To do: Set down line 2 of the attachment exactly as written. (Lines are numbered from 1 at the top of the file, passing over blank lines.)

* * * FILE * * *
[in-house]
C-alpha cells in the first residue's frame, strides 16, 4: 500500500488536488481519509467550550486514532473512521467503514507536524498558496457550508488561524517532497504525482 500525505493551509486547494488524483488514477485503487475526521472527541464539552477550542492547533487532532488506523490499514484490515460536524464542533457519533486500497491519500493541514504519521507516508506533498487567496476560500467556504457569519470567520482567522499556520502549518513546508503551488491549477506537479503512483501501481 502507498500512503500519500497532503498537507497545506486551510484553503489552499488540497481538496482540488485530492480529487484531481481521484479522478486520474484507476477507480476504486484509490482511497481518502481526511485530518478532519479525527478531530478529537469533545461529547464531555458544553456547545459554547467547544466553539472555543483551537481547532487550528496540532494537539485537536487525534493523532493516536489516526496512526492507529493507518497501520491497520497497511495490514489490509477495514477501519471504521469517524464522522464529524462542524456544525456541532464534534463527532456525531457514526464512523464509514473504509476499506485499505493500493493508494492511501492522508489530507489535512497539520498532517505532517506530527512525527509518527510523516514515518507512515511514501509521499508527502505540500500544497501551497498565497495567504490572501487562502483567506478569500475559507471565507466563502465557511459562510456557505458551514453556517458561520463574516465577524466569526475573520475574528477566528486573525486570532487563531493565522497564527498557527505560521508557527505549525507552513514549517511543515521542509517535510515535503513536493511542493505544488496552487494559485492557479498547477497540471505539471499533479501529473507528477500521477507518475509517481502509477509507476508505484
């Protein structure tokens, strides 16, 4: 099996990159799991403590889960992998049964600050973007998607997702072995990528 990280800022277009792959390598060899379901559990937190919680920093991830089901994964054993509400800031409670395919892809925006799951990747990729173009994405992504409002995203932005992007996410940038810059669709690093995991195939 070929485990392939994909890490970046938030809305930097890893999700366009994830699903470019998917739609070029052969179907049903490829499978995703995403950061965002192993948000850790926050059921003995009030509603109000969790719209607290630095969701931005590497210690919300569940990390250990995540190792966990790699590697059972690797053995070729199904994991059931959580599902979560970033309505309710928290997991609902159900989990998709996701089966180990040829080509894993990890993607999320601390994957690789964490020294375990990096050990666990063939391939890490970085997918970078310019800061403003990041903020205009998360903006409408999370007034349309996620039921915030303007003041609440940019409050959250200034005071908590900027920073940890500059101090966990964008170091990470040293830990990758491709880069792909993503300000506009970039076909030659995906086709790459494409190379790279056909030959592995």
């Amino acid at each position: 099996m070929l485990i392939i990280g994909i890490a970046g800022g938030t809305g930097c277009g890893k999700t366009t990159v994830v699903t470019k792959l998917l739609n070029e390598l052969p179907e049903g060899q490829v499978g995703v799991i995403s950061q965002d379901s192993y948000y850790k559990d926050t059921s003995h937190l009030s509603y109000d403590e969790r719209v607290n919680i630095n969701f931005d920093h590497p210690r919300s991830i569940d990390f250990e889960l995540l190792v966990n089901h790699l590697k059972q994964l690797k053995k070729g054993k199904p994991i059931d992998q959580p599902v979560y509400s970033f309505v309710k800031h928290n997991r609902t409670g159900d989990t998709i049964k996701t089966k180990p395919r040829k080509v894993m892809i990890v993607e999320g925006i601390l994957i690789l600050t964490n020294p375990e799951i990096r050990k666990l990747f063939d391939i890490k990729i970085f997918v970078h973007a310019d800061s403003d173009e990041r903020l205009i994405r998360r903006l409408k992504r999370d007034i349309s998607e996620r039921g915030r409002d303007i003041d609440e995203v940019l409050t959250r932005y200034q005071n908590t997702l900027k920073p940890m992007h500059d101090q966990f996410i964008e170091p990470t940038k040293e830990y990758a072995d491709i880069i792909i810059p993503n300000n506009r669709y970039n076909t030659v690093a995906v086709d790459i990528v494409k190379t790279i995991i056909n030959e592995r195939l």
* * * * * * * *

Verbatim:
C-alpha cells in the first residue's frame, strides 16, 4: 500500500488536488481519509467550550486514532473512521467503514507536524498558496457550508488561524517532497504525482 500525505493551509486547494488524483488514477485503487475526521472527541464539552477550542492547533487532532488506523490499514484490515460536524464542533457519533486500497491519500493541514504519521507516508506533498487567496476560500467556504457569519470567520482567522499556520502549518513546508503551488491549477506537479503512483501501481 502507498500512503500519500497532503498537507497545506486551510484553503489552499488540497481538496482540488485530492480529487484531481481521484479522478486520474484507476477507480476504486484509490482511497481518502481526511485530518478532519479525527478531530478529537469533545461529547464531555458544553456547545459554547467547544466553539472555543483551537481547532487550528496540532494537539485537536487525534493523532493516536489516526496512526492507529493507518497501520491497520497497511495490514489490509477495514477501519471504521469517524464522522464529524462542524456544525456541532464534534463527532456525531457514526464512523464509514473504509476499506485499505493500493493508494492511501492522508489530507489535512497539520498532517505532517506530527512525527509518527510523516514515518507512515511514501509521499508527502505540500500544497501551497498565497495567504490572501487562502483567506478569500475559507471565507466563502465557511459562510456557505458551514453556517458561520463574516465577524466569526475573520475574528477566528486573525486570532487563531493565522497564527498557527505560521508557527505549525507552513514549517511543515521542509517535510515535503513536493511542493505544488496552487494559485492557479498547477497540471505539471499533479501529473507528477500521477507518475509517481502509477509507476508505484